Find what works…

Posted by Samantha on April 18, 2011 in Thought for the day |

Life is intent on finding what works, not what’s “right”.

Margaret J. Wheatley

 

Being an effective parent is all about finding what works for your family.  So, your aunt is adamant that you just need to present yesterday’s uneaten dinner again and again and eventually your child will eat when they’re hungry.  Maybe this worked for your Grandmother.  But it might not work for you.

I want to encourage parents everywhere to really go with what works for them and let go of what their parents or their in-laws or their neighbours or society in general thinks is “right”!

For instance, a lot of parents express worry about a 3 year old coming into Mum’s and Dad’s bed again at night when they had been happily sleeping alone.  These parents are often worried about letting their child sleep in their bed because they don’t think it’s “right”. 

Actually this solution can work just fine for lots of families.   Allowing a young child the comfort they need for a few nights or even a few weeks (for our daughter it was a few months!) will not cause lasting problems.  When your child is ready again, they will leave your bed once more. 

I also remember the first time I participated in a parenting course and encountered the topic of Rules and Consequences. 

Previously our Family Rules had been more of what you might call guidelines.  And while this irritated my husband – he’d long been asking for some more explicit rules – I was the one who generally had to deal with rule-infringement and I found flexibility important.  But I was willing to try this new approach.

I duly came home and called a Family Meeting to create some important family Rules and the Consequences for infringing those rules.  I followed the suggestion of choosing just a small number of important Rules (we picked 6).

The result?  Within days our home-life was in disarray. 

I now noticed instances of rule-breaking where before I hadn’t been bothered.  Tale-telling increased exponentially.  My precious time diminished as I was regularly summoned to hear about rule breaking I’d missed and enforce the appropriate consequence.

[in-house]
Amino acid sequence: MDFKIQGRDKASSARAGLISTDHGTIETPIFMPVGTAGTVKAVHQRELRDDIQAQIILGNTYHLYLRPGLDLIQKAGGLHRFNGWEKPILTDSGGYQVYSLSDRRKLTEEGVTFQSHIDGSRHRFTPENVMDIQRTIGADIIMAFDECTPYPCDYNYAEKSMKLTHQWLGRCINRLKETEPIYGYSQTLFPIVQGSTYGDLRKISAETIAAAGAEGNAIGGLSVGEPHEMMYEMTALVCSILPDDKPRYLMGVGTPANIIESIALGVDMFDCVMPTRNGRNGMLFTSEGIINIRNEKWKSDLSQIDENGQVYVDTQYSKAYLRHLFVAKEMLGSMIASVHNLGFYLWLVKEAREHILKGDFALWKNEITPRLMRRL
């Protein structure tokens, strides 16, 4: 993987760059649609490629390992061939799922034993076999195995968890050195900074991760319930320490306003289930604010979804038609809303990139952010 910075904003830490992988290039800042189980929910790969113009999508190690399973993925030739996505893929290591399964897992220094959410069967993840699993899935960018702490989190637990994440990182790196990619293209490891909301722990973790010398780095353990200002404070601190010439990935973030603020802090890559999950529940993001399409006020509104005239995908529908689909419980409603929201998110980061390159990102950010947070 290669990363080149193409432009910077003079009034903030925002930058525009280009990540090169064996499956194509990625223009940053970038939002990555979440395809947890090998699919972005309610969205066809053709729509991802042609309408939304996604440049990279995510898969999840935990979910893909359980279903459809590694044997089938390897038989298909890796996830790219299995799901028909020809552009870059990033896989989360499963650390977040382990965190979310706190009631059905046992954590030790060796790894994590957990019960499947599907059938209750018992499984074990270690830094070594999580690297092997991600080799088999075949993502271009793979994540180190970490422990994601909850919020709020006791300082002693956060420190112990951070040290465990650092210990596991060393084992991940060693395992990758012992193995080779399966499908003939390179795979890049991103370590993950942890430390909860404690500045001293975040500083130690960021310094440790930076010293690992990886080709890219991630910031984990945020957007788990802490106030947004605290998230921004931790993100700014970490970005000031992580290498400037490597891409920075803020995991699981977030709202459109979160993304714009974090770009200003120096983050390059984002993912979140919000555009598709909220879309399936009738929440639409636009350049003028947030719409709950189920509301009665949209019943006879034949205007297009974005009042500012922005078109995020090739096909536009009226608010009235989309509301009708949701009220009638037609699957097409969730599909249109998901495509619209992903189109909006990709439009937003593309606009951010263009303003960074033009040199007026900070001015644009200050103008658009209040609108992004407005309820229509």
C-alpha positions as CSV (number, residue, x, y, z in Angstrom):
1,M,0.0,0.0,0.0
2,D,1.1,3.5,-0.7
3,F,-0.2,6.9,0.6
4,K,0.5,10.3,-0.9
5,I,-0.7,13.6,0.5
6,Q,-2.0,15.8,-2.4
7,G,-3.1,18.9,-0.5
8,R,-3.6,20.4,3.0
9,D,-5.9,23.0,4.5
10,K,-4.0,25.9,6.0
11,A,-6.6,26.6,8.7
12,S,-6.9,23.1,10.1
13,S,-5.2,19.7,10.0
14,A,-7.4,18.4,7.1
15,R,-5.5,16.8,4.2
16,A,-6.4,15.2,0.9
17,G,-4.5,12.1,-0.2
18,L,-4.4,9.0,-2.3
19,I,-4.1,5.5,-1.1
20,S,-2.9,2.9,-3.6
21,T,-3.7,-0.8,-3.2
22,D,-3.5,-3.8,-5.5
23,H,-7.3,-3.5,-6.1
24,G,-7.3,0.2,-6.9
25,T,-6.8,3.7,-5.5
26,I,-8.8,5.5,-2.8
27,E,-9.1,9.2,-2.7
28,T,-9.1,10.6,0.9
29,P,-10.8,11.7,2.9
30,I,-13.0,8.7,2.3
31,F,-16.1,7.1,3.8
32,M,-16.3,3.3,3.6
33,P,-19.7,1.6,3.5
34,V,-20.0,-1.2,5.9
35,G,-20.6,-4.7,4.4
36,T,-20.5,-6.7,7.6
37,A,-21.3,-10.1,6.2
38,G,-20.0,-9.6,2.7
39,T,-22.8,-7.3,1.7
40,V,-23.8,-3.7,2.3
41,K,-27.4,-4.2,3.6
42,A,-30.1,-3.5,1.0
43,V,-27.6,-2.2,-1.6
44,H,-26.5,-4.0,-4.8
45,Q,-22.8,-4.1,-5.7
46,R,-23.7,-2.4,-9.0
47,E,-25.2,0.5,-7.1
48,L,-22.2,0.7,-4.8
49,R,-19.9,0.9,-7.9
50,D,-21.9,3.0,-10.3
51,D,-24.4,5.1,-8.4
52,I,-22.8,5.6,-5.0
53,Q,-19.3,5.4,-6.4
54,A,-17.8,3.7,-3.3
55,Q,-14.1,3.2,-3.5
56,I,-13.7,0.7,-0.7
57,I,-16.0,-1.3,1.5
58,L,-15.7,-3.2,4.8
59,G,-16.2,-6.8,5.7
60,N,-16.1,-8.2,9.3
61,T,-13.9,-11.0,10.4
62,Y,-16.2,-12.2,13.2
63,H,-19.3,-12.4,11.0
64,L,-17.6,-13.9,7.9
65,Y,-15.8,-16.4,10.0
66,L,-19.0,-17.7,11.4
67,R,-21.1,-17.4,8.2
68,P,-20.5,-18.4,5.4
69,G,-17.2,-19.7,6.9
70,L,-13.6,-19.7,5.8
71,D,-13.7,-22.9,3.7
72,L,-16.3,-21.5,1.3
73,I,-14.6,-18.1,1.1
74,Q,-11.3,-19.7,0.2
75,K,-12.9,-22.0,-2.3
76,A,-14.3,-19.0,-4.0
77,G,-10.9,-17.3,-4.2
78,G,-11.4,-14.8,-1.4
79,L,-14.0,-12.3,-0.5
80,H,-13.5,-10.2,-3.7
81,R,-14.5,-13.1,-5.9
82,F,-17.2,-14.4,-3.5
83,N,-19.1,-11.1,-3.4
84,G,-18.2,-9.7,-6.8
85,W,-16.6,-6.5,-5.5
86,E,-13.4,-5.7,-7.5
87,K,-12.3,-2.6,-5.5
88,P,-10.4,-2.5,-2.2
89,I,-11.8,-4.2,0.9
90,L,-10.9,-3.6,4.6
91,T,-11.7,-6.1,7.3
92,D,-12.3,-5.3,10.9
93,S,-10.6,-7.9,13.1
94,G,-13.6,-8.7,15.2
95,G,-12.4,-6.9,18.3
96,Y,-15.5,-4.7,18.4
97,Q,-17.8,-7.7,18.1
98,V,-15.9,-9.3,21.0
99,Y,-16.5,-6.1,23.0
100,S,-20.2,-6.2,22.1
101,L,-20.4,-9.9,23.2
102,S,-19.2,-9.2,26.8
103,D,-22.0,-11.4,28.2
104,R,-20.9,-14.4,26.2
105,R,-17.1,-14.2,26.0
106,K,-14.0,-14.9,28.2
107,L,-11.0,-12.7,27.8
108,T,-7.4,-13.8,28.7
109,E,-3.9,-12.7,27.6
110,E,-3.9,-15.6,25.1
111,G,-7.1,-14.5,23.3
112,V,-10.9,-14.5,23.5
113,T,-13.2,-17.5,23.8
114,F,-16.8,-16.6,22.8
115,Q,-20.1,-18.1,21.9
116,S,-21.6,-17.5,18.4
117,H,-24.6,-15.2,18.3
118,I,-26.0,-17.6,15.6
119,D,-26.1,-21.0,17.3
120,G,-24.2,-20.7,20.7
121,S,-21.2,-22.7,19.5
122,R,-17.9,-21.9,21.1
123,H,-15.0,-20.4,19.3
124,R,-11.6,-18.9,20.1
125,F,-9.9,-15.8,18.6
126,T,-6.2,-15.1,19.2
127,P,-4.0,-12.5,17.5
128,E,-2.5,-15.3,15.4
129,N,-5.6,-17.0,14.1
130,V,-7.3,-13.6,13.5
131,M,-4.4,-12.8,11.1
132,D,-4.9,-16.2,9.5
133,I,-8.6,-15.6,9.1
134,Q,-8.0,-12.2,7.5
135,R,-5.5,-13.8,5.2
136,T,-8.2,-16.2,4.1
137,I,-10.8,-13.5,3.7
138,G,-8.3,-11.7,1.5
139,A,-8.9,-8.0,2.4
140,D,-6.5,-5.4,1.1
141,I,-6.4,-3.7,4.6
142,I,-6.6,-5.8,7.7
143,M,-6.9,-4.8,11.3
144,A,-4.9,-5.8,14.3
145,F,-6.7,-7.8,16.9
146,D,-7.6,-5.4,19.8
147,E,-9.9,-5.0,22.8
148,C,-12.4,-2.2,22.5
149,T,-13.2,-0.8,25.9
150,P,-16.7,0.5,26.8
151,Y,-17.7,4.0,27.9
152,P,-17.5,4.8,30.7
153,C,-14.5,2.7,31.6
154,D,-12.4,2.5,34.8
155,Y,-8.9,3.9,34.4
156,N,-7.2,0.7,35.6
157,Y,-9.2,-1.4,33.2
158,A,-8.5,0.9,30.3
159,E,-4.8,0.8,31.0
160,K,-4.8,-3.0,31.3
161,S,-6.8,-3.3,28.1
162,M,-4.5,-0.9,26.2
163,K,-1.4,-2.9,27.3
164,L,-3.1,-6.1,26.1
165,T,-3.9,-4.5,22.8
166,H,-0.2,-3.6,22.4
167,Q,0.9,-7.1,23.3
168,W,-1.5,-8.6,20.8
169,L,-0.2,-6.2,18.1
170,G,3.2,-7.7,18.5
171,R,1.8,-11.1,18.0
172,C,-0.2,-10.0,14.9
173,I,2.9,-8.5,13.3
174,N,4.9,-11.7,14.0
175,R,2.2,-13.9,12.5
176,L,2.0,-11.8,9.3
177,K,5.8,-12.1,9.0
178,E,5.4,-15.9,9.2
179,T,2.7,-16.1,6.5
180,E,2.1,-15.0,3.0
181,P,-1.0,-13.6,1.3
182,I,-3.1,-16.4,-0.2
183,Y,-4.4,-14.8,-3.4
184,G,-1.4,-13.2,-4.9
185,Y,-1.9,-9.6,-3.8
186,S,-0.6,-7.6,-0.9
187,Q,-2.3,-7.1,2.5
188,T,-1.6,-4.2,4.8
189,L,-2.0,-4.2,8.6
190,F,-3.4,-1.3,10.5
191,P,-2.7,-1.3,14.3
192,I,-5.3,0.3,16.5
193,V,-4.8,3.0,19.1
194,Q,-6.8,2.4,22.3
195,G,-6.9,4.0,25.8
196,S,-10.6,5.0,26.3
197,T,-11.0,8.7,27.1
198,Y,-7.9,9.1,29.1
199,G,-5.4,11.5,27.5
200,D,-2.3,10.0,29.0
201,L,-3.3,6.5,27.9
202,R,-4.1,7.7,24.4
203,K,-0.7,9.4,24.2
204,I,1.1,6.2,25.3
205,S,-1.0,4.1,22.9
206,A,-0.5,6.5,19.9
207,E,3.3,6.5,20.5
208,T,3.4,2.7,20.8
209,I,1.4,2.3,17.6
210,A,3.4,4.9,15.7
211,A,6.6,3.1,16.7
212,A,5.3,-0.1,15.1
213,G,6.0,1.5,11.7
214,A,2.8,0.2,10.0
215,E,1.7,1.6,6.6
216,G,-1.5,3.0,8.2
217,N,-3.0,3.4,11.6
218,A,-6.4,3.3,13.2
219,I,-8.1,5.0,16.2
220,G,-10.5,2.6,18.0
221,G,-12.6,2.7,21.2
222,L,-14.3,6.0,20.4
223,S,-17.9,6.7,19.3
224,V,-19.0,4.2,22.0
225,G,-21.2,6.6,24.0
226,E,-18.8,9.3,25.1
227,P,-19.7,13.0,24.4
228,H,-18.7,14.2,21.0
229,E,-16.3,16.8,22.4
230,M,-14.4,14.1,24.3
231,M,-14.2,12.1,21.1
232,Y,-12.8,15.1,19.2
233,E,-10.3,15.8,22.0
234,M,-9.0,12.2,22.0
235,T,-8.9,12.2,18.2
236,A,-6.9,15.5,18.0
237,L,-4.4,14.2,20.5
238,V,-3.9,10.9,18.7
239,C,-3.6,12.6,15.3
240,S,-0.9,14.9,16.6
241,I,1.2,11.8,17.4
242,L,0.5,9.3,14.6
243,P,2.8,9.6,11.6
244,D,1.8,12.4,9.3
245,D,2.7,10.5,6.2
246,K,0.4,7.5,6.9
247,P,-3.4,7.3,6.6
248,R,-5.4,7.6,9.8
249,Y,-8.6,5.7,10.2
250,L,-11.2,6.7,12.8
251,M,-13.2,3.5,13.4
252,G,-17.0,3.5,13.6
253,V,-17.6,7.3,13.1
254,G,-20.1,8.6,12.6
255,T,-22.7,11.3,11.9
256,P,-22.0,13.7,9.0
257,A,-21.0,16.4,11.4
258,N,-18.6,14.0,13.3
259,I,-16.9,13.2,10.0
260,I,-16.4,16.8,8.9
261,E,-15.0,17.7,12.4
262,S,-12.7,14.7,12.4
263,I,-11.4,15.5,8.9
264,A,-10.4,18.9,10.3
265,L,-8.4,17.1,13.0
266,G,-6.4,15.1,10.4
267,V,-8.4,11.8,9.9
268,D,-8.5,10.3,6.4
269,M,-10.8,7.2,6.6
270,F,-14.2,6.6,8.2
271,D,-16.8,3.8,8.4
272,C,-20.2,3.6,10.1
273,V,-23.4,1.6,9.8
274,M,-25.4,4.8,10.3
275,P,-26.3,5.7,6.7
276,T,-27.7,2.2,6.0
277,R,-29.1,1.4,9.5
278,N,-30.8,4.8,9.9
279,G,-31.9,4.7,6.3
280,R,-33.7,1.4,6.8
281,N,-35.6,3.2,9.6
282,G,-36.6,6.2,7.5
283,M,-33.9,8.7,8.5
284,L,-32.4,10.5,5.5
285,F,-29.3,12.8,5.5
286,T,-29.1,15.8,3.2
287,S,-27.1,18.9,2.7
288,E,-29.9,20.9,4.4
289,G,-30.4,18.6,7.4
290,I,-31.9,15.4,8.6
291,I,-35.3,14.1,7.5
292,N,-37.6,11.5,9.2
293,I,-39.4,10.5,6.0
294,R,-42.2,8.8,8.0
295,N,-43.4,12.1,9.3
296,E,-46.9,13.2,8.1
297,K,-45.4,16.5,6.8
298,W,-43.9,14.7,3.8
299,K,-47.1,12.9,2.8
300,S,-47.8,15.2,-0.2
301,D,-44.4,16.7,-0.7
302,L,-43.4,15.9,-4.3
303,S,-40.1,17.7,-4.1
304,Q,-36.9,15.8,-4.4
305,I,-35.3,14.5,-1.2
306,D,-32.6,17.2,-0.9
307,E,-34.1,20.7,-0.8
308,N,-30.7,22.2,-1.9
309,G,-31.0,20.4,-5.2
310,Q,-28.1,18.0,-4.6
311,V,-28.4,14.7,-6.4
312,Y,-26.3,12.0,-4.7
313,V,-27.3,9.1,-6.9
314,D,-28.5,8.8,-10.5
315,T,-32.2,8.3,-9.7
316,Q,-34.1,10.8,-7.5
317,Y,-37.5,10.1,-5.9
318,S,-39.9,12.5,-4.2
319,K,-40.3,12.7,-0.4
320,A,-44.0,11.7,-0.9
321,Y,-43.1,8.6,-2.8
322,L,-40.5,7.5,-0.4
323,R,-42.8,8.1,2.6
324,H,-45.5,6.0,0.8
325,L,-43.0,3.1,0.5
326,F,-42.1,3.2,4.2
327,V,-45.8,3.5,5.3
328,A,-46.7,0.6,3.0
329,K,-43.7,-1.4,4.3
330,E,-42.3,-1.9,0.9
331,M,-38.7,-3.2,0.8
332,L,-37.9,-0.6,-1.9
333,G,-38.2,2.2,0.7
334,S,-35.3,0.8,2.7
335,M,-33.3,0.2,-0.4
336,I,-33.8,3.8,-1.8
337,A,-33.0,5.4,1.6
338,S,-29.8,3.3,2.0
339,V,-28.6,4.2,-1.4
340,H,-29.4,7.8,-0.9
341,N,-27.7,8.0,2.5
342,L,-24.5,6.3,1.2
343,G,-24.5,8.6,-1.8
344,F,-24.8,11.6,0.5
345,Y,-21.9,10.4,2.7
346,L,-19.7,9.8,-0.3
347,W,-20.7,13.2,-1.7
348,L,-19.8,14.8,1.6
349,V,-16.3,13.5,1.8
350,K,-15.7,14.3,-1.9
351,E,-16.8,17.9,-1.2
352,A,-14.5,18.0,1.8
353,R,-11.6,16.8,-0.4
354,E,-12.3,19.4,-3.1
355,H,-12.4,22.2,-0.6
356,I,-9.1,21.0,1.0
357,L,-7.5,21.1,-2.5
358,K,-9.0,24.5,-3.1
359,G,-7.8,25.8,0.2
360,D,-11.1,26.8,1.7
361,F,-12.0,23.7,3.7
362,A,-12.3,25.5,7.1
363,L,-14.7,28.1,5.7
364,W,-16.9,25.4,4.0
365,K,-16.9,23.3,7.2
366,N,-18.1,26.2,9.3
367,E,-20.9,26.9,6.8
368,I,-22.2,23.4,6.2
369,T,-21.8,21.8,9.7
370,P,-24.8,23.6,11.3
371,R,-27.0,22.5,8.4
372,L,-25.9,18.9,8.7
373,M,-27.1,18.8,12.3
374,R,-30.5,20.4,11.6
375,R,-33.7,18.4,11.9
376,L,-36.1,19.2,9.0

My head began to hurt as I grappled with issues such as: if a rule is broken and a parent is not there to see it, should the consequence apply?

I could see that this supposedly helpful tool was swiftly leading us down a road towards greater sibling tension and rivalry.  And furthermore, was potentially sowing the seeds for problems we’d not even experienced such as fibbing.

Plus, I was cross and angry MORE OFTEN than before.

Around three days into the great Rules and Consequences experiment those blasted rules were torn down. 

Harmony (more or less) was restored.

I’ve been told by some parents that they don’t find it helpful to hear that a particular tool won’t work for their child or for their situation.  They want solutions that work ALL the time.

I’m afraid those solutions don’t exist.  That’s why it’s important to have lots of tools up your parenting sleeve. 

And never be afraid to ditch something that you think is “right” if it quite clearly doesn’t work – for you, for your child, for your family.

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